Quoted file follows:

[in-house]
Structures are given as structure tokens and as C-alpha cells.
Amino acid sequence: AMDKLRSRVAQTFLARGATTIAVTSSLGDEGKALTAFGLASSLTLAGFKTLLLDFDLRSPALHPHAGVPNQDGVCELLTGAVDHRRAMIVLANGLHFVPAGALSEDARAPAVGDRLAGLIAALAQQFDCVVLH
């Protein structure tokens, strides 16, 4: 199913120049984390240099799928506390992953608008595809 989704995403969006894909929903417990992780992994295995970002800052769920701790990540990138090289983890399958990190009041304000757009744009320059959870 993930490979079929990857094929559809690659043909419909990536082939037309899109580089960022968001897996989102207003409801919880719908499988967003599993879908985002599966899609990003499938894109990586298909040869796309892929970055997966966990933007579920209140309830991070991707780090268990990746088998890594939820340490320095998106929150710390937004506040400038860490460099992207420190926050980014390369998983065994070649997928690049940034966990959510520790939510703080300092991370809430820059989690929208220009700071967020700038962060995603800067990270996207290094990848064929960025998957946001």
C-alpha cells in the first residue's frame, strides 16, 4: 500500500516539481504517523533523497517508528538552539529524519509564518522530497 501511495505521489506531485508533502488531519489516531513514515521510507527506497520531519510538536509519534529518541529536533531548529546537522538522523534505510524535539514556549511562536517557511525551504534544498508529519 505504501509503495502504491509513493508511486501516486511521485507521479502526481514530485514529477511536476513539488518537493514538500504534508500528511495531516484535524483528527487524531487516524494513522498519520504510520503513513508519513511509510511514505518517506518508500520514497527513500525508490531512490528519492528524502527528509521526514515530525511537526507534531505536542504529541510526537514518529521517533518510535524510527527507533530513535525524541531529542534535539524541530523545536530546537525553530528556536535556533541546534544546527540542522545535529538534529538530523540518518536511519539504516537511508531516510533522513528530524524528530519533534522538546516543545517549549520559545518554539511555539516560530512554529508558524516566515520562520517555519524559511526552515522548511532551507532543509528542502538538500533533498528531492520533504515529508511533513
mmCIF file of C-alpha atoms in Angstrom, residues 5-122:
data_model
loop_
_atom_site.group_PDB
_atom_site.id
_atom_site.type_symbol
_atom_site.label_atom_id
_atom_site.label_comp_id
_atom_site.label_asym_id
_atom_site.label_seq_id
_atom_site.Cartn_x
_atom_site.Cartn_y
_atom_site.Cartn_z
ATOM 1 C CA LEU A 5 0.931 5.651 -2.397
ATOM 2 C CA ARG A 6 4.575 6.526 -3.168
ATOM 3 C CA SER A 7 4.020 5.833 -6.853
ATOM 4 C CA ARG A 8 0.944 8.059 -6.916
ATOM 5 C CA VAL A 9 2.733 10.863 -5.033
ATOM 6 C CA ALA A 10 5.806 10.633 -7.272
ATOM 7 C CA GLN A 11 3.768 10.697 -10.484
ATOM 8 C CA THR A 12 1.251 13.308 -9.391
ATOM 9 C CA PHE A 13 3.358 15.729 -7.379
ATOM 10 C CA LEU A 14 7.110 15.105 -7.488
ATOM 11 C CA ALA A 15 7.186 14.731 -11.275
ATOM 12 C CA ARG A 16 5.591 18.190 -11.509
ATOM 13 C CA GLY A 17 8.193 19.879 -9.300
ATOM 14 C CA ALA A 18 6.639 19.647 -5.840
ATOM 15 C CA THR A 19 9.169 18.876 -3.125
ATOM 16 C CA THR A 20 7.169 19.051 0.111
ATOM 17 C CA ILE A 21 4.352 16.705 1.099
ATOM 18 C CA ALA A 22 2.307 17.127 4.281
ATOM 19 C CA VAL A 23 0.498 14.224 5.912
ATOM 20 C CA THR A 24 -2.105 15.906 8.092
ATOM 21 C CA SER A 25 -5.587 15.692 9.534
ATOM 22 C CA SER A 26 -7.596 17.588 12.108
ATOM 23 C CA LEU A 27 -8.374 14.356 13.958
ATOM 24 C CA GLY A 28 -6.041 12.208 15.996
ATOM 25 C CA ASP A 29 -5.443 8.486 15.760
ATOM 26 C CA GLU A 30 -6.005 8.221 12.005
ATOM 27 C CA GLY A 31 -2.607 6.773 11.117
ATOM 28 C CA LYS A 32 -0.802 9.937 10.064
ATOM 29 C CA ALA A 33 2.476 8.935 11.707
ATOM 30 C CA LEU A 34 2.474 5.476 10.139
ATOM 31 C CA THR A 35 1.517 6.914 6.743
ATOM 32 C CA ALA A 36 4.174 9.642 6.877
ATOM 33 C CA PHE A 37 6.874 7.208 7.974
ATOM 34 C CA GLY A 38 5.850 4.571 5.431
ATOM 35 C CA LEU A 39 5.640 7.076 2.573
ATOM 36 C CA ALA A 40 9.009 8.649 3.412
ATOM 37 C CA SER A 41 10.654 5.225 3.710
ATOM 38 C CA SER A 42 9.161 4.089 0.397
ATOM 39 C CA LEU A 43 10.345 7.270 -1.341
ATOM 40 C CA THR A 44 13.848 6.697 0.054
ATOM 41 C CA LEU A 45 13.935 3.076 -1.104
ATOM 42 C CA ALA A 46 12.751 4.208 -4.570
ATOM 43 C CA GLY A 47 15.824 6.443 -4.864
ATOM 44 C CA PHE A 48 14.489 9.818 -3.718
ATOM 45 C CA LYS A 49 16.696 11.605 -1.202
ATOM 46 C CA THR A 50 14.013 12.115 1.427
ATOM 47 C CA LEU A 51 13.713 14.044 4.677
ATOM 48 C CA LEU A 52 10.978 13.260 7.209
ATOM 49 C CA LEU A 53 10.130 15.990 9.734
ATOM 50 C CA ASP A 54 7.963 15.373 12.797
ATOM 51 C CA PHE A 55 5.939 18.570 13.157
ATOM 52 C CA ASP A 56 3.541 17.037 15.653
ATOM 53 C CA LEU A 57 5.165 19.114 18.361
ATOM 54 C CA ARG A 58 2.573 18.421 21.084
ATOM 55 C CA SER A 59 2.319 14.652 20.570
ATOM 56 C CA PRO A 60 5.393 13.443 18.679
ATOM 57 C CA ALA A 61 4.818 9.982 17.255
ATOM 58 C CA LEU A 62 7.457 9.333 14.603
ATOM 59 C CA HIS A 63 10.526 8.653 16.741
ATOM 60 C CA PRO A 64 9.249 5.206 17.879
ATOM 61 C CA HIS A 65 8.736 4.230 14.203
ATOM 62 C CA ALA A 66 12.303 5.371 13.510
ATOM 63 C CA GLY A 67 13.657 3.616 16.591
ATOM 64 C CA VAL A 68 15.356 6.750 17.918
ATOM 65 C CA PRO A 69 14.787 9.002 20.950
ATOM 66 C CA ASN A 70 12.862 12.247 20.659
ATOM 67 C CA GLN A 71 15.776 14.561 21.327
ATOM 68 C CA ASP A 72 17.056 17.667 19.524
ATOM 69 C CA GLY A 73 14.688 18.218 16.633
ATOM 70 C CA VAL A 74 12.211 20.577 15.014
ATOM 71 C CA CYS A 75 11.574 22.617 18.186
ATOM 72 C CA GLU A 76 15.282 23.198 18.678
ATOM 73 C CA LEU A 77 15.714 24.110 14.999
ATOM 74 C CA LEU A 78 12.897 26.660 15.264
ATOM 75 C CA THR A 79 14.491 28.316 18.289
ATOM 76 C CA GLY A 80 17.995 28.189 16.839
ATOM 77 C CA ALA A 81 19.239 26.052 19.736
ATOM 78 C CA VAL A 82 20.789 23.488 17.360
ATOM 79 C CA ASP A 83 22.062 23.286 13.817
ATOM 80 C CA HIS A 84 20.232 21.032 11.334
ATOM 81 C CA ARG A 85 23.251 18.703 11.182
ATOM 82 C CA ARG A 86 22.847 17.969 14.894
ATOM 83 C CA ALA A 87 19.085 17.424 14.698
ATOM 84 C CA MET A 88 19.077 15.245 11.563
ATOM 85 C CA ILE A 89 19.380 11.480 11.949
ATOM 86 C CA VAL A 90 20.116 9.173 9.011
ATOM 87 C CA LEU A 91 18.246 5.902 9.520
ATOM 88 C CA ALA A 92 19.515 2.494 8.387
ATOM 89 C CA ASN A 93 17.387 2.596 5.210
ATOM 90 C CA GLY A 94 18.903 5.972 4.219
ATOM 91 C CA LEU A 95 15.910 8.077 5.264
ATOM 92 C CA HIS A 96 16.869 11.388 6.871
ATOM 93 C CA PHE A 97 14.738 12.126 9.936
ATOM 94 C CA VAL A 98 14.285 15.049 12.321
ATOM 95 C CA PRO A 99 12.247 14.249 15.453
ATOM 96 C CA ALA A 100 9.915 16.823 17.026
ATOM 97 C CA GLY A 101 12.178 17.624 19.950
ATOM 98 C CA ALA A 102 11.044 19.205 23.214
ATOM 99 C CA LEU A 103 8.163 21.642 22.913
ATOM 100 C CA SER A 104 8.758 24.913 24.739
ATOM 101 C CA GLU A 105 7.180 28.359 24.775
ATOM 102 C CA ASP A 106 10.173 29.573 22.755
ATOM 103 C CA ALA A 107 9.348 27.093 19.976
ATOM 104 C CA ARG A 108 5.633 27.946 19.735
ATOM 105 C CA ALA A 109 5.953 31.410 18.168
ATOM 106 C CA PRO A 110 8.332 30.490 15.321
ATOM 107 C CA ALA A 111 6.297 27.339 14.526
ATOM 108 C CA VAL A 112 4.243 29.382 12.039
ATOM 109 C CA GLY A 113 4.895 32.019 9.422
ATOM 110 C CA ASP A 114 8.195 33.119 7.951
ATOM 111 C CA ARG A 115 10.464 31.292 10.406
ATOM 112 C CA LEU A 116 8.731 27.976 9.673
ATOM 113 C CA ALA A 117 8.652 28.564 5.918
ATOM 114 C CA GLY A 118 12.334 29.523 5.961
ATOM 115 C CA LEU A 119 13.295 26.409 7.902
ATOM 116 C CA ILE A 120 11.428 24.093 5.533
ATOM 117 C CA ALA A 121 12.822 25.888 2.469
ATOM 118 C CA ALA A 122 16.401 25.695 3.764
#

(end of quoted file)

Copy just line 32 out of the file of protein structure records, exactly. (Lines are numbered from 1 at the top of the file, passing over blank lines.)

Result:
ATOM 14 C CA ALA A 18 6.639 19.647 -5.840